This affects both the mobile usability score and Google’s ability to crawl your page. You should ensure that vital resources are not blocked to Googlebot by robots.txt and are generally accessible.’

You can also analyze the mobile usability of the site by visiting the parallel tab under the option of ‘enhancements’ menu in Search Console. You will be able to see any errors that need your immediate attention.

  • Same experience across desktop and mobile devices

Same experience across desktop and mobile devices

Designers and developers pay a great deal of importance to a website’s mobile UX which is highly appreciated.

The issue that might come with this is that they try to hide a number of desktop elements when a page is seen on a mobile device. This is what gives birth to quite a few issues when it comes to mobile first indexing.

Google says that a website should offer the same level of experience across both the desktop as well as the mobile devices that too if we talk about the content.

The Google guidelines state ‘If your mobile site has less content than your desktop site, consider updating your mobile site so that its main content is comparable to your desktop site. Almost all indexing on your site comes from the mobile site.’

If you designer thinks to take the easy road and asks to enhance the mobile usability by taking down the content then don’t allow this. This will take a toll on the traffic of the website and it will be a loss for you.

You should conduct a meeting and tell all the people who work on the website as to why it is important to work on showing content in a user friendly rather than hiding it or taking it down.

It is also one of the reasons why SEO should be unified into the extensive website team within a business and let such points be taken into consideration before it is too late.

Apart from the content, you must take the below mentioned points into consideration as well:

  • Structured data
  • Meta data
  • Meta robots tags
  • Ad placement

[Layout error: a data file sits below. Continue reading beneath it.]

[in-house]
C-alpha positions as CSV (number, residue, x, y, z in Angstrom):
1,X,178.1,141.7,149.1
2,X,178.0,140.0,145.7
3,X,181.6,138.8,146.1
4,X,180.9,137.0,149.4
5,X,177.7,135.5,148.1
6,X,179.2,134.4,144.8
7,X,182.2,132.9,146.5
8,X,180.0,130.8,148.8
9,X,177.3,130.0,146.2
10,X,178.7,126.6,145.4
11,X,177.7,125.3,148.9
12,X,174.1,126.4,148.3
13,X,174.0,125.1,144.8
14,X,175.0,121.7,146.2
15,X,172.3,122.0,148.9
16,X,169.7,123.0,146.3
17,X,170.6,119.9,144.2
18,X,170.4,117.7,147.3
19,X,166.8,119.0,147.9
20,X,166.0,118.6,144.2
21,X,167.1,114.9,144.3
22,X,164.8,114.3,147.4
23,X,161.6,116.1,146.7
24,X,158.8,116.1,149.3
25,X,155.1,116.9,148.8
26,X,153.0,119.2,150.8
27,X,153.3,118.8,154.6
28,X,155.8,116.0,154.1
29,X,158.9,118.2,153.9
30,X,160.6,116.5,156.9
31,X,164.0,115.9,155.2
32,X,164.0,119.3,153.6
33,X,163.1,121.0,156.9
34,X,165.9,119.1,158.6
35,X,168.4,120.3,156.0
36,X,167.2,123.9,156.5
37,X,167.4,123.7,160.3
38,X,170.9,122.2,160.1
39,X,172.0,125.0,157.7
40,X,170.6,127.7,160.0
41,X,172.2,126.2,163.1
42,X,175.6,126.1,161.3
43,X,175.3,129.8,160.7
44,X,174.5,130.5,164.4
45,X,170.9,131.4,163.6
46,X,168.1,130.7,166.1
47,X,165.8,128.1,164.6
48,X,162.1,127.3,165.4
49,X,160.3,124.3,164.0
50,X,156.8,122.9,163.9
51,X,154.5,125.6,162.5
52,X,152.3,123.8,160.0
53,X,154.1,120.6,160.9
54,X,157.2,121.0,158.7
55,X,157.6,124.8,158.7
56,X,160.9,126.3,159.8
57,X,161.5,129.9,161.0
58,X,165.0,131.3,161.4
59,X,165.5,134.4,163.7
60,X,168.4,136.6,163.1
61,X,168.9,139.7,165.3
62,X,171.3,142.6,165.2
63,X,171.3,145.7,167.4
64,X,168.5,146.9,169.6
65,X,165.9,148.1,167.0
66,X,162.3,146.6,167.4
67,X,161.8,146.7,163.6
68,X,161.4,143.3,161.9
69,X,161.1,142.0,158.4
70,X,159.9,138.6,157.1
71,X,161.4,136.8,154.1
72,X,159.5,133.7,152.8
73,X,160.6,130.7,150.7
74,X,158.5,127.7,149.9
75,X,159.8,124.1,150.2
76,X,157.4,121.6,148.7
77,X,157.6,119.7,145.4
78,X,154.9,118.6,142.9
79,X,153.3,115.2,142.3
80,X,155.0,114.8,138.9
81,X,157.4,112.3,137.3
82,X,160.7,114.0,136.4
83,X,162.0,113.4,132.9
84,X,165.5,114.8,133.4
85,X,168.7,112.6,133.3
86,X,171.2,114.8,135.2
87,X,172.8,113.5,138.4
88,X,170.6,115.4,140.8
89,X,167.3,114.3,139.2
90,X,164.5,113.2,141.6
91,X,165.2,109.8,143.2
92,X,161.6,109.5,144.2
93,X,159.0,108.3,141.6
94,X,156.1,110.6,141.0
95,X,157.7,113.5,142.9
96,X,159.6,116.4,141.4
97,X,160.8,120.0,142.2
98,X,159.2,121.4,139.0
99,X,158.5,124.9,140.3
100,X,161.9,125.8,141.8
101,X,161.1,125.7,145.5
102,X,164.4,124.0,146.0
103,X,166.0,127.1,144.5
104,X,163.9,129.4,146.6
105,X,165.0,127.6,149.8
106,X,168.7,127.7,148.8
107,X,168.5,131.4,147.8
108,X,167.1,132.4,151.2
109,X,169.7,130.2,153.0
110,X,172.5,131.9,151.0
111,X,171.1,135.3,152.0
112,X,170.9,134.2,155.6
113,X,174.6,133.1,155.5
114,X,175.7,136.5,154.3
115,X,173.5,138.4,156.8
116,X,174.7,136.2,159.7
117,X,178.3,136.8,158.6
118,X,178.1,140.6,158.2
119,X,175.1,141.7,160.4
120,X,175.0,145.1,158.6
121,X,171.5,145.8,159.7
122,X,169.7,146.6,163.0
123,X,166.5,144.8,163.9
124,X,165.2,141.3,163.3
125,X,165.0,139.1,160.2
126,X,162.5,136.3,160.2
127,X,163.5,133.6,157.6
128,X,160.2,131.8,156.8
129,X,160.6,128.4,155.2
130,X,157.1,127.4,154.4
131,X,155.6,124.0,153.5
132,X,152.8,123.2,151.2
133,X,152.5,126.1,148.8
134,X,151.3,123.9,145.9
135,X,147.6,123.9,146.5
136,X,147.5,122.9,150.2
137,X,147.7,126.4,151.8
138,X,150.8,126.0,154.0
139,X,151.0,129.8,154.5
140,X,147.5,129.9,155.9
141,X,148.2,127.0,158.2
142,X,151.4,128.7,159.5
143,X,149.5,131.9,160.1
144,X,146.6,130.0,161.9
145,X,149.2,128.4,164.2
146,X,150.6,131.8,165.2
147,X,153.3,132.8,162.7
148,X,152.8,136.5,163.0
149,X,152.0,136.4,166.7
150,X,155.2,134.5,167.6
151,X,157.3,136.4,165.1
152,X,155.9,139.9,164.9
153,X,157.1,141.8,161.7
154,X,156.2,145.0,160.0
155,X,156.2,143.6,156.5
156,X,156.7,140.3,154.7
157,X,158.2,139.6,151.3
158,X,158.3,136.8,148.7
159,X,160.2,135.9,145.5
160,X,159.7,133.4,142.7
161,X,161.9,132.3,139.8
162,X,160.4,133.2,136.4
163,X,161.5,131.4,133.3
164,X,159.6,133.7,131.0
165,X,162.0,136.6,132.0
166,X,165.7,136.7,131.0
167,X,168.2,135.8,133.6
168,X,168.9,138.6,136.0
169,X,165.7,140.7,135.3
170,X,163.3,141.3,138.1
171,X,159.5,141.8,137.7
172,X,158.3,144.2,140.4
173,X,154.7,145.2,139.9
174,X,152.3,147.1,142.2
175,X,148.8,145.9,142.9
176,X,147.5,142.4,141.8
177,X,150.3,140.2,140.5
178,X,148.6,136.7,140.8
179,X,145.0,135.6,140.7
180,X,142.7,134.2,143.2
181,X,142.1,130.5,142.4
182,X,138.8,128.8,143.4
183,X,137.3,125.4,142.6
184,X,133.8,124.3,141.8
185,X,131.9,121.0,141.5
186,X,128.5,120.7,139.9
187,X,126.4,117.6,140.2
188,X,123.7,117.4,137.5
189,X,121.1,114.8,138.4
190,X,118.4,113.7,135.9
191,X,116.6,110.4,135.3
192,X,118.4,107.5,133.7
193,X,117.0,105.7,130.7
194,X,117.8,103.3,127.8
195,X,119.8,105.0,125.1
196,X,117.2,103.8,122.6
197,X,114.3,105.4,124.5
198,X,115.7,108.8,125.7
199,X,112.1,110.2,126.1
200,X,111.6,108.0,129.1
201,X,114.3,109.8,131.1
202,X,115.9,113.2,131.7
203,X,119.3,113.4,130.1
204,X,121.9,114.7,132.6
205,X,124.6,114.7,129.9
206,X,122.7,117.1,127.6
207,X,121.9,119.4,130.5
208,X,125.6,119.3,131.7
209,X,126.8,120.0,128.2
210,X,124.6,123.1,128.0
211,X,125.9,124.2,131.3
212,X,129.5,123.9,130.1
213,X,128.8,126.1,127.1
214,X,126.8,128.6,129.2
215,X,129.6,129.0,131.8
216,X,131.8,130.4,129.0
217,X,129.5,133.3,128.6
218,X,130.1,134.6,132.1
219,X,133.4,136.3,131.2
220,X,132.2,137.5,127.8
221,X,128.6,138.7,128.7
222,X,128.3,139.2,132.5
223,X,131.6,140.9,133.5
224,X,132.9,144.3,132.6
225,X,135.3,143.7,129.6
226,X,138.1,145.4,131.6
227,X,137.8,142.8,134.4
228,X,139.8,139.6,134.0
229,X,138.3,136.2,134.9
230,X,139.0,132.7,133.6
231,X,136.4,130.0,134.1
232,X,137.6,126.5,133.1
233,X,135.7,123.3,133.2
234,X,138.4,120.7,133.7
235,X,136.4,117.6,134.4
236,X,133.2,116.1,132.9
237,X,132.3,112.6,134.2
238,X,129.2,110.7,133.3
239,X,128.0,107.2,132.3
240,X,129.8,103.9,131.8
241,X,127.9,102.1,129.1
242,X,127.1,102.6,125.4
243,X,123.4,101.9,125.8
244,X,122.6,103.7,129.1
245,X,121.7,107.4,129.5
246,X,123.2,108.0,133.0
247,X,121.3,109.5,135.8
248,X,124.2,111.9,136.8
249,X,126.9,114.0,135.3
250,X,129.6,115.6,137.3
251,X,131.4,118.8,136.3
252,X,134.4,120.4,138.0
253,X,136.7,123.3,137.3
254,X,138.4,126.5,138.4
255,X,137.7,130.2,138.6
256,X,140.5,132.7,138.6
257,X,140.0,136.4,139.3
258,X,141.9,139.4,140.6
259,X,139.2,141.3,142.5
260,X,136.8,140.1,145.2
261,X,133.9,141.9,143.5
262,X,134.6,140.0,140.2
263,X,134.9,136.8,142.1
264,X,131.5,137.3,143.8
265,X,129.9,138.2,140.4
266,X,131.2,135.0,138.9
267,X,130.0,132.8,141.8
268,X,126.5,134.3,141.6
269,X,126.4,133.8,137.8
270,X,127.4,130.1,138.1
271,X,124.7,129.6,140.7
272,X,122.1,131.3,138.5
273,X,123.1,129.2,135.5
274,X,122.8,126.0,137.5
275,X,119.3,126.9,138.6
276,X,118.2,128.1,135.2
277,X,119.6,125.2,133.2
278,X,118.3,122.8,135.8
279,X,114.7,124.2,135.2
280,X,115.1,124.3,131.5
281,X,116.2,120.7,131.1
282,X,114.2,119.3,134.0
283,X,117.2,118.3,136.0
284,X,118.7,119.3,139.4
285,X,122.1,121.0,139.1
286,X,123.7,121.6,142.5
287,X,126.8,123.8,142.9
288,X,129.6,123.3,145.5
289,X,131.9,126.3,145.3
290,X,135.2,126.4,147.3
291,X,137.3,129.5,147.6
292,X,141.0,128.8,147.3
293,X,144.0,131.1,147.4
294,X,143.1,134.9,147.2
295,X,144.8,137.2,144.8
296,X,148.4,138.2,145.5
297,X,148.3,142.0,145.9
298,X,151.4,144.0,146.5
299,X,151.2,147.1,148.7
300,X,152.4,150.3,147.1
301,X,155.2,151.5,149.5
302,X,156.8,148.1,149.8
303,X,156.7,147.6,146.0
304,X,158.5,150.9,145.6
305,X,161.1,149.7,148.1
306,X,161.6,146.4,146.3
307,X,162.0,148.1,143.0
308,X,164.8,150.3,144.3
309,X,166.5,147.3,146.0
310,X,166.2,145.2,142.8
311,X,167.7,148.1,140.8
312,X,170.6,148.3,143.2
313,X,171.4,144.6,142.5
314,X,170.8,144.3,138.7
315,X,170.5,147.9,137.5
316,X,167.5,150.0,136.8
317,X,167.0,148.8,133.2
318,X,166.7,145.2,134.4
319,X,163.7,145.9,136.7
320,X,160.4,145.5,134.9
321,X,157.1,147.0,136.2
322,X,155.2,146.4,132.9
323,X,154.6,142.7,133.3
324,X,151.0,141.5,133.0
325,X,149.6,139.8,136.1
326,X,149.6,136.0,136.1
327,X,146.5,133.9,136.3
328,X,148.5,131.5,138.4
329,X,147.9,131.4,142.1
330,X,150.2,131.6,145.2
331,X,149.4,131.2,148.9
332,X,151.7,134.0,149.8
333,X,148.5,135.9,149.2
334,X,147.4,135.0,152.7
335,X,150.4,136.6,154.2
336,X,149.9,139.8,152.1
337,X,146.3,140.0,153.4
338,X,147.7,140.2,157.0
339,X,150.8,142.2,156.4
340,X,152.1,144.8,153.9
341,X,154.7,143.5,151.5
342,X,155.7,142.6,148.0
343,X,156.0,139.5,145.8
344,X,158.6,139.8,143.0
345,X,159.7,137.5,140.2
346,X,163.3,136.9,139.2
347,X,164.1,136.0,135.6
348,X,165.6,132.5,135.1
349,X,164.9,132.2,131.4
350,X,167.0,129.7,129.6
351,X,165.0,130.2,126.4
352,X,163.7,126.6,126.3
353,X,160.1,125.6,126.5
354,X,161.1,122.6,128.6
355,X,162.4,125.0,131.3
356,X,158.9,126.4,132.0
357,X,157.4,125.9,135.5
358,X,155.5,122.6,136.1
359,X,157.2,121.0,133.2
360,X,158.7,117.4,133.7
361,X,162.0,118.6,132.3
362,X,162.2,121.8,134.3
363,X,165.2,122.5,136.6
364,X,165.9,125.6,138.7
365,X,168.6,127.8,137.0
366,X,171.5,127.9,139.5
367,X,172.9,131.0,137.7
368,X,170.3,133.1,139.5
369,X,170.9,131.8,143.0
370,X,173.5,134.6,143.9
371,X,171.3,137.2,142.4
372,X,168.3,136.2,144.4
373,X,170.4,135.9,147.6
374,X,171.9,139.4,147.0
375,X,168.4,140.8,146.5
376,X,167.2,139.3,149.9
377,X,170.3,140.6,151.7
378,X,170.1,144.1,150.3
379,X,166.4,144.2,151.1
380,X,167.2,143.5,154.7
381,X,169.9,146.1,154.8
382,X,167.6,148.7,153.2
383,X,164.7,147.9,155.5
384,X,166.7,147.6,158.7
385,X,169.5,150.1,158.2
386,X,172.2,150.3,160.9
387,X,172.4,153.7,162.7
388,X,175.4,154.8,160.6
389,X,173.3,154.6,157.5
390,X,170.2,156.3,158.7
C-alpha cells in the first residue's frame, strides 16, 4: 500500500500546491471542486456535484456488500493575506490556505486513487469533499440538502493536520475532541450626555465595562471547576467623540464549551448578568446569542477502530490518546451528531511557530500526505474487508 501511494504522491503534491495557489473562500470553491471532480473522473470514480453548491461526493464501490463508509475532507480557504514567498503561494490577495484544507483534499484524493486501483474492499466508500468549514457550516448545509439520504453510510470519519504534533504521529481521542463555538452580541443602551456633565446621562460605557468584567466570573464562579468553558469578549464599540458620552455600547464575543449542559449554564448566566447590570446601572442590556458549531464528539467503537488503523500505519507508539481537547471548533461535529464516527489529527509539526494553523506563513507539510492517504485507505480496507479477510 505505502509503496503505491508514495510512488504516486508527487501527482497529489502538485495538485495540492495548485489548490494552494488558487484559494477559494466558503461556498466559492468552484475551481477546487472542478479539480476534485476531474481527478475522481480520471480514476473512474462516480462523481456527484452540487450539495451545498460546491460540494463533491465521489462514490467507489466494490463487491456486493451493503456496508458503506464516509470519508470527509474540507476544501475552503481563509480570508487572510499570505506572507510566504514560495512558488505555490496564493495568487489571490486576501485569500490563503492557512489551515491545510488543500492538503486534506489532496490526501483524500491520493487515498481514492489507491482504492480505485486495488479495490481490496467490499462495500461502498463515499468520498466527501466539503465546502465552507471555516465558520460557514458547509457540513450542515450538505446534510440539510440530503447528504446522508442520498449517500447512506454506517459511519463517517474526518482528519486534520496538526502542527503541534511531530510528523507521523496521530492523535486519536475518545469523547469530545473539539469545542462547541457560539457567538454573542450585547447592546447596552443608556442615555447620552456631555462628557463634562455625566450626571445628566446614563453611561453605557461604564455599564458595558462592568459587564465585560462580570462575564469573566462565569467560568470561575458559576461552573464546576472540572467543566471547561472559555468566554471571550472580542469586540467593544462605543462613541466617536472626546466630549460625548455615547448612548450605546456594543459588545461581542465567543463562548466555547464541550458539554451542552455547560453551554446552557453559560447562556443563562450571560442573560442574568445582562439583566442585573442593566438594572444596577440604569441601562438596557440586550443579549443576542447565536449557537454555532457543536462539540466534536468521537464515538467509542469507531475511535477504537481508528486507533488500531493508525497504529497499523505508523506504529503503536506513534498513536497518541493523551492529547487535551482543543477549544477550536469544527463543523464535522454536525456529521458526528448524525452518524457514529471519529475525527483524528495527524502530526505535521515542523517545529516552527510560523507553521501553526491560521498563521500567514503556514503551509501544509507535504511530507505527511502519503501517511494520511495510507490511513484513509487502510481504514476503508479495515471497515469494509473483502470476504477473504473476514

• Images and videos

It is important that you keep these elements the same across mobile and desktop devices to prevent the problems that could come from mobile-first indexing.

  • Take Google’s advice on mobile first indexing

Take Google’s advice on mobile first indexing

Google wants to provide best of the experience to the users due to which they lay great emphasis to mobile first indexing. You might not be able to crack all the Google’s algorithms but they literally serve the tips on a platter when it comes to mobile first indexing. You can find it online and it is a great read if you wish to understand the mobile first indexing in depth.

The guide will guide you around the following specifications:

  1. Making sure that Googlebot have the access to your content
  2. Ensuring that the content appears to be same on desktop and mobile
  3. Checking the structured data
  4. Putting the same metadata on both the website versions
  5. Checking the placement of the ads
  6. Checking graphic content
  7. Added best practices for separate URLs
  8. Troubleshooting mobile-first problems
  • Stay clear between mobile first indexing and mobile usability

Stay clear between mobile first indexing and mobile usability

You should be clear about the fact that mobile usability and mobile first indexing are two different concepts. To quote Google’s John Mueller-

‘A site can or cannot be usable from a mobile point of view, but it can still contain all of the content that we need for mobile-first indexing.

An extreme example, if you take something like a PDF file, then on mobile, that would be terrible to navigate. The links will be hard to click; the text will be hard to read. But all of the text is still there, and we could perfectly index that with mobile-first indexing.’

This means that the smartphone Googlebot can and will crawl the pages that are not thought to be mobile-friendly. But that doesn’t mean that the mobile usability of a page doesn’t influence the mobile rankings of the website.

If you offer a meager experience, hide content or your site has other mobile issues, these are all things that could affect your page’s ability to rank.

Concentrate your efforts on serving the best possible experience for your site users, while accounting for the things that we know Google is taking into account with mobile-first indexing and you shouldn’t run into some problems.

We hope that we were able to provide you better clarity on the concept of mobile first indexing. If there is anything else that you would like to know then you can get in touch with us.